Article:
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Outstanding People: Meet Shihyun

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18 April 2022

“Viruses are mind-boggling!” Shihyun You, Senior Director, Infectious Diseases Research Unit, on her endless fascination with living things, the joy of scientific discovery with world leading scientists, and why a complicated family history with the hepatitis B virus helped her embrace GSKs smart risk-taking approach to finding a potential cure. 

Lucky escape 

When I was a child, hepatitis B was still endemic where I grew up in Seoul, South Korea. Now they have vaccines, but in those days many were infected. It’s mostly a self-limiting, acute infection in adults, but for children whose immune systems are still developing it can lie dormant, not causing symptoms until many years later – about 90% of cases in children develop chronic hepatitis B virus (HBV) infection. I was one of the 10% who did not, which means my immune system somehow naturally produced antibodies to get rid of the virus. My brothers weren’t so lucky – both of them were infected. At the time I was too young to understand the consequences, but now I am very grateful that I was spared. I think the question of why and how my body did that and my brothers’ couldn’t is always in the back of my mind. 

We lost my older brother, a talented animation artist, in late March 2001 after complications following a liver transplant due to decompensated cirrhosis. My younger brother is under long term treatment which works well to prevent things getting worse, but it isn’t a cure. At the moment the only option for hepatitis B patients is to take medication for life. I didn’t begin my life in science to work on this disease, but now I do feel I have a purpose, to try and find a cure which might help my brother and all the other people out there with chronic hepatitis B. It’s a very complicated disease, so we don’t really imagine that one treatment option or drug will cure it. Likely it will be some combination of multiple mechanisms. Within GSK I’m responsible for thinking strategically about what areas of biology it makes sense to explore, and how we can validate those combinations.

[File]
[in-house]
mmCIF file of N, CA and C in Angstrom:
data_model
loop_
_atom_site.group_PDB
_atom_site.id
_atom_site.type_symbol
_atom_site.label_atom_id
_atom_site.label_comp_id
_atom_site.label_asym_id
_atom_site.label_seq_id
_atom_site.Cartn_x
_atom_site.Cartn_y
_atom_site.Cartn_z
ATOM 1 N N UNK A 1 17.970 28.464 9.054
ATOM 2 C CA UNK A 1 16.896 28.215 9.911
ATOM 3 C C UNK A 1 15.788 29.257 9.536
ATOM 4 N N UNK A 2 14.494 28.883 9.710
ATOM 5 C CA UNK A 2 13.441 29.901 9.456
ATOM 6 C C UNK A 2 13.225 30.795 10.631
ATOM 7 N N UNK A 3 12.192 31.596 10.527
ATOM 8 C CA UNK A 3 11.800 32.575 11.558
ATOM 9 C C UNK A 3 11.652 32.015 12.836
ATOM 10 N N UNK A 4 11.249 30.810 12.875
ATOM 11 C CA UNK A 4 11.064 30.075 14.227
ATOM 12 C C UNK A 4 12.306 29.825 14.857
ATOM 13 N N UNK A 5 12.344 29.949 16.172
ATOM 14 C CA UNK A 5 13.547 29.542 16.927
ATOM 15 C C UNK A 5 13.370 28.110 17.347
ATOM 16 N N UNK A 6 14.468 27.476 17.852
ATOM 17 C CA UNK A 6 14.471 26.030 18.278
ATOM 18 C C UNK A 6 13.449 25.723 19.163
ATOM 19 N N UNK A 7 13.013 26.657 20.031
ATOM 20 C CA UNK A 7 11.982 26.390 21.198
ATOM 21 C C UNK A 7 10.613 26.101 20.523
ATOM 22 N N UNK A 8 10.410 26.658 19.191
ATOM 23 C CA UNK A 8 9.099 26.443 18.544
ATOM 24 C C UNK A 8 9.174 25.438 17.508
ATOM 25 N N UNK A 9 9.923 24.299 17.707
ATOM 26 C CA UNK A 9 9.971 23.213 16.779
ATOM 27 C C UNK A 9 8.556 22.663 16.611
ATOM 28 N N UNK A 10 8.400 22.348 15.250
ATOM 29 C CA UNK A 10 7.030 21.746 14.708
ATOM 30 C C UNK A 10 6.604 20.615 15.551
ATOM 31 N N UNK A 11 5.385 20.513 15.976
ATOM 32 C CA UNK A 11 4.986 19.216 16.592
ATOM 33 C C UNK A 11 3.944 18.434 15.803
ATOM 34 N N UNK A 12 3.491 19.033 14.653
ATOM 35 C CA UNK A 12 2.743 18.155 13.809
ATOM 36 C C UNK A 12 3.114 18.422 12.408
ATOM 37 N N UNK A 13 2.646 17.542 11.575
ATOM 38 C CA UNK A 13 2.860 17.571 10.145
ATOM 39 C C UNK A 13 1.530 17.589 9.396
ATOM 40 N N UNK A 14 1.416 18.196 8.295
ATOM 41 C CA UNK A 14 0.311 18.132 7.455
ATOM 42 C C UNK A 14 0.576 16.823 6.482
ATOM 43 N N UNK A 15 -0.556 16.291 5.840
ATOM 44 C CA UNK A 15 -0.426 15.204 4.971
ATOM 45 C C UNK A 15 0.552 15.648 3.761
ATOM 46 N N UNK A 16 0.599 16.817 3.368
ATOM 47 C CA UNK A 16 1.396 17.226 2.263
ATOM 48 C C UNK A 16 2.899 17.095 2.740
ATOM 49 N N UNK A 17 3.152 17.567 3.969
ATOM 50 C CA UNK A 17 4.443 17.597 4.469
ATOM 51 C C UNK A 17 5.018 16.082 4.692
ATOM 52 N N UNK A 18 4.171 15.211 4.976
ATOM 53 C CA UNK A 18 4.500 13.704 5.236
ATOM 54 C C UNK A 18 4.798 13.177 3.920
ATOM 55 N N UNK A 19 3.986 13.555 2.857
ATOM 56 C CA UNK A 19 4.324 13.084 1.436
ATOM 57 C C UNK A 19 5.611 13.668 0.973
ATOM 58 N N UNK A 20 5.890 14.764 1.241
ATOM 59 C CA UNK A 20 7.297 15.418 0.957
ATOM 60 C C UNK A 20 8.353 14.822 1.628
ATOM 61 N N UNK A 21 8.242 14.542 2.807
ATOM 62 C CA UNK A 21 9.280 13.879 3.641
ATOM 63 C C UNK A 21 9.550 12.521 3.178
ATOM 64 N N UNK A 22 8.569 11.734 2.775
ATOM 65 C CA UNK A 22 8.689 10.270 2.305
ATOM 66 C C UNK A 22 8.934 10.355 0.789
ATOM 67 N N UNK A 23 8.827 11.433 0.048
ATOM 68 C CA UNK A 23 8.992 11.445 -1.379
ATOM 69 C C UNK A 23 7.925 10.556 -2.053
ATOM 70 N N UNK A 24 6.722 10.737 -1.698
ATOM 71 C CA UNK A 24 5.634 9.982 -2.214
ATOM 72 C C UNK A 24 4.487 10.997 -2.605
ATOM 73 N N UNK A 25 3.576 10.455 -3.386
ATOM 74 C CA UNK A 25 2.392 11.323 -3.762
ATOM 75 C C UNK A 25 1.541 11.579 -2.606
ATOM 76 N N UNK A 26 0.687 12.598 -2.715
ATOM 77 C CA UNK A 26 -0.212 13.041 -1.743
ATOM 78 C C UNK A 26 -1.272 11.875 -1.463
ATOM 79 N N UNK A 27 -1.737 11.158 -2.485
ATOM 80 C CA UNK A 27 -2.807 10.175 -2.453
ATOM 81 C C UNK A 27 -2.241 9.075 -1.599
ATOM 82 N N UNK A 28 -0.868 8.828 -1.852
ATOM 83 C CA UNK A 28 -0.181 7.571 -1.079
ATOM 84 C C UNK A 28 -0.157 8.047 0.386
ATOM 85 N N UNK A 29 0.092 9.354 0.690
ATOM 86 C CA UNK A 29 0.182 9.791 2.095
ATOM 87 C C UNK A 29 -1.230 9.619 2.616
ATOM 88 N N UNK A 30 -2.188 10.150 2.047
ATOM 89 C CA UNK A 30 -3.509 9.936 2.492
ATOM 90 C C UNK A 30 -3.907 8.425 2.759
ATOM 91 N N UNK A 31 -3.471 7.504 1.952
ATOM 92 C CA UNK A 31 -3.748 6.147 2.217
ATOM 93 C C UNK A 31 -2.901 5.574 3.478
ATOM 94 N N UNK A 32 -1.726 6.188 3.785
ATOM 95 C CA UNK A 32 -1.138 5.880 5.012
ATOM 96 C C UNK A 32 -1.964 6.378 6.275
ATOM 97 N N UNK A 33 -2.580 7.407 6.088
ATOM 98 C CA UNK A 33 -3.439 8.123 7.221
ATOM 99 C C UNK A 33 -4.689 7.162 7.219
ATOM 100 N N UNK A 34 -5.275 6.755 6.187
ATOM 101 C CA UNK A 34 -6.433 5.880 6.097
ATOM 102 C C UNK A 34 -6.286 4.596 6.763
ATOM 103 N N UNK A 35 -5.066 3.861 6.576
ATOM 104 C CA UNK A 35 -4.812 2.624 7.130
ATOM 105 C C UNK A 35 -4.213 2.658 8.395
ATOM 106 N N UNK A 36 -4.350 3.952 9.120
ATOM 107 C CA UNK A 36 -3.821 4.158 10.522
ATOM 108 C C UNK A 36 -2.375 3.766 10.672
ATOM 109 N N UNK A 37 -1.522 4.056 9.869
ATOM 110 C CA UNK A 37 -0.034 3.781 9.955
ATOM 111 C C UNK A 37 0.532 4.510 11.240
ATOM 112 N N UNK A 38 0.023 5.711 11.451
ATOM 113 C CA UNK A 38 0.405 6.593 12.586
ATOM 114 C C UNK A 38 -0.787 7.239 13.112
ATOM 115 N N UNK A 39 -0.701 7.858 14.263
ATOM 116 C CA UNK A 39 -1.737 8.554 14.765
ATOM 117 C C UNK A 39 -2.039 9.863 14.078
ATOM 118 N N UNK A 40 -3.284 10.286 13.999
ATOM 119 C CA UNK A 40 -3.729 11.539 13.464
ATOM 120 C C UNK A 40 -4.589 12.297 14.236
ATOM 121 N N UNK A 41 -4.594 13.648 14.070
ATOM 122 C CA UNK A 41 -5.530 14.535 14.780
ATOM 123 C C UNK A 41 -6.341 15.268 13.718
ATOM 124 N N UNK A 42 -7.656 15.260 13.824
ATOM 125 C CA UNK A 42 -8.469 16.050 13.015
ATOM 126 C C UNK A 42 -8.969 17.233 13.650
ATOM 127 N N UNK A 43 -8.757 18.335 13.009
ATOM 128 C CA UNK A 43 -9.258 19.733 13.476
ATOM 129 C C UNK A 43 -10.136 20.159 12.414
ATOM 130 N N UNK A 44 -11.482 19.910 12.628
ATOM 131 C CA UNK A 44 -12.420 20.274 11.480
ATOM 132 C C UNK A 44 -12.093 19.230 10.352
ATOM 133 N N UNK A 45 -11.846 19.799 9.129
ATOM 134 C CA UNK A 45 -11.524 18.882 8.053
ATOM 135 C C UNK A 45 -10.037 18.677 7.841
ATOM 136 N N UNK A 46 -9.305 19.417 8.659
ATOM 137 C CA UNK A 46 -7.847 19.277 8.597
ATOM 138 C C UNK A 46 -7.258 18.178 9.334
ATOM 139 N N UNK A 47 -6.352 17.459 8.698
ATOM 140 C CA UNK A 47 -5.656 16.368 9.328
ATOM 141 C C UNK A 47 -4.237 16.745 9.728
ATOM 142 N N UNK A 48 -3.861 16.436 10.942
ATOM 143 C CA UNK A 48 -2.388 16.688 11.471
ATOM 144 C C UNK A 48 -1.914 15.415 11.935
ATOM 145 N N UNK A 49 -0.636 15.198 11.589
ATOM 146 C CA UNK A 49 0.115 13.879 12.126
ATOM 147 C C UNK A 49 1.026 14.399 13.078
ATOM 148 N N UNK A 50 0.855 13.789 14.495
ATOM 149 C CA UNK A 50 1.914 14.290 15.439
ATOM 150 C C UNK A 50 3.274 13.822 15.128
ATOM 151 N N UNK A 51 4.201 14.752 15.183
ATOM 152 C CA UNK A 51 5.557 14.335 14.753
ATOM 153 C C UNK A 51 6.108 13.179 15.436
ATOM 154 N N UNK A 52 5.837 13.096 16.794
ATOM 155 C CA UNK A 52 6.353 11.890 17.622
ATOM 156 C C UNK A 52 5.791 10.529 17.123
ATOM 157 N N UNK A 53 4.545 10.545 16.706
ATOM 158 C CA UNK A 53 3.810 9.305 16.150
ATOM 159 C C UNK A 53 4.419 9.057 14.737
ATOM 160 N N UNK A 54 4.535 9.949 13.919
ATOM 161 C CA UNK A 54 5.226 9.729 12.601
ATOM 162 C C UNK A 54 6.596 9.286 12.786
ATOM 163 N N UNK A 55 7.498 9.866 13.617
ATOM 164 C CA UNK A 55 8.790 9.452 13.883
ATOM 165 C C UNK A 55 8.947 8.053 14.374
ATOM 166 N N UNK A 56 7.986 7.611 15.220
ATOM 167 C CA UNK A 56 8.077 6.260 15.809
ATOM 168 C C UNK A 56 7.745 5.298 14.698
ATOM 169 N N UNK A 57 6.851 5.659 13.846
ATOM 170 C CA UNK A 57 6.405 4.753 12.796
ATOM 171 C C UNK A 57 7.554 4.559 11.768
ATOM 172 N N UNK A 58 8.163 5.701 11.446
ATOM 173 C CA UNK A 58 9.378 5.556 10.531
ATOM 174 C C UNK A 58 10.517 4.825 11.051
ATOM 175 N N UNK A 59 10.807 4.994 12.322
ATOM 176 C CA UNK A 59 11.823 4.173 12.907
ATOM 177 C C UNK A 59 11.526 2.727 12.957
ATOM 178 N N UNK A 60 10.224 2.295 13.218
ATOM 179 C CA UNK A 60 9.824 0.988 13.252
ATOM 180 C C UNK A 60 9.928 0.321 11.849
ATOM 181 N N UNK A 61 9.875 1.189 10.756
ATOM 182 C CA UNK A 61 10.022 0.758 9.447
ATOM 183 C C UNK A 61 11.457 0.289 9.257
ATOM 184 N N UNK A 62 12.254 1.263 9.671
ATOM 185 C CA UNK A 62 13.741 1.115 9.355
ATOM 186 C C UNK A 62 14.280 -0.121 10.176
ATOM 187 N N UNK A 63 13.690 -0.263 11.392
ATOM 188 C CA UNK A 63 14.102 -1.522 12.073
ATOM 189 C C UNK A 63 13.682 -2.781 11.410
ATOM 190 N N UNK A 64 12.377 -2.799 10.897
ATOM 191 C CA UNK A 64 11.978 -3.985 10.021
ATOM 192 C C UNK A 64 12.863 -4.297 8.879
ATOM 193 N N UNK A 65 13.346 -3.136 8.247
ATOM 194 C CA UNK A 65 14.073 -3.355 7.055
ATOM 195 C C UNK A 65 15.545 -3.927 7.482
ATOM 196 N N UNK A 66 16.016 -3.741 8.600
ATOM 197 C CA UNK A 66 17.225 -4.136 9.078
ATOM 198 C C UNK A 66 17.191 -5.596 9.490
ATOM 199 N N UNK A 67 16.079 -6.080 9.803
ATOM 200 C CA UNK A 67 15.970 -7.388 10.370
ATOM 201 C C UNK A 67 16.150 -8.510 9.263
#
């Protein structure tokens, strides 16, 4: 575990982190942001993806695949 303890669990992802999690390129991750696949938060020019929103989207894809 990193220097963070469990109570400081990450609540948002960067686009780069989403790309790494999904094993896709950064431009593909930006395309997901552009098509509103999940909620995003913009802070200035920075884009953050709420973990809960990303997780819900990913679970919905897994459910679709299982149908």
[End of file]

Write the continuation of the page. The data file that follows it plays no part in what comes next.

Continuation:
Working together


I was lucky that growing up as a girl in South Korea, my family were always supportive of my ambitions. My grandma was pretty old fashioned culturally, always making sure my brothers had the best to eat, that sort of thing, but my mom definitely encouraged me to do what I wanted to do, because she hadn’t had the chance in her generation. Considering that probably back then what would have been expected of me was to get married and start a family, it’s pretty amazing that my parents were so behind me moving abroad to pursue my career.  

At certain times of life, having support is so important. I remember one of my colleagues at GSK when I first started as a biology leader was so good at listening to everyone. In meetings he always made a point of asking my opinion and providing me a platform to speak. I try to do the same thing for my teams. Whoever they are, I want them to know someone is listening. 

I started specialising in molecular biology while I was still in South Korea; it was such an exciting field with genetic engineering emerging and I realised if I wanted to learn more I needed to move abroad. I moved to the US to do a PhD, and during that time I happened to rotate into the virology lab, where they were trying to answer a question about Dengue virus. That was the first time I worked on viruses, and it was really mind-boggling. They’re like aliens, really! Working in that lab was where I had my first experience of the joy of scientific discovery. I had an idea, and I did an experiment – back then we used radio-isotopes so I was putting my X-ray film into the developer in the darkroom and waiting to see what came out. I remember turning on the light and seeing all these bands on the film; it was such an amazing feeling of ‘yes, it worked!’, and definitely a little addictive!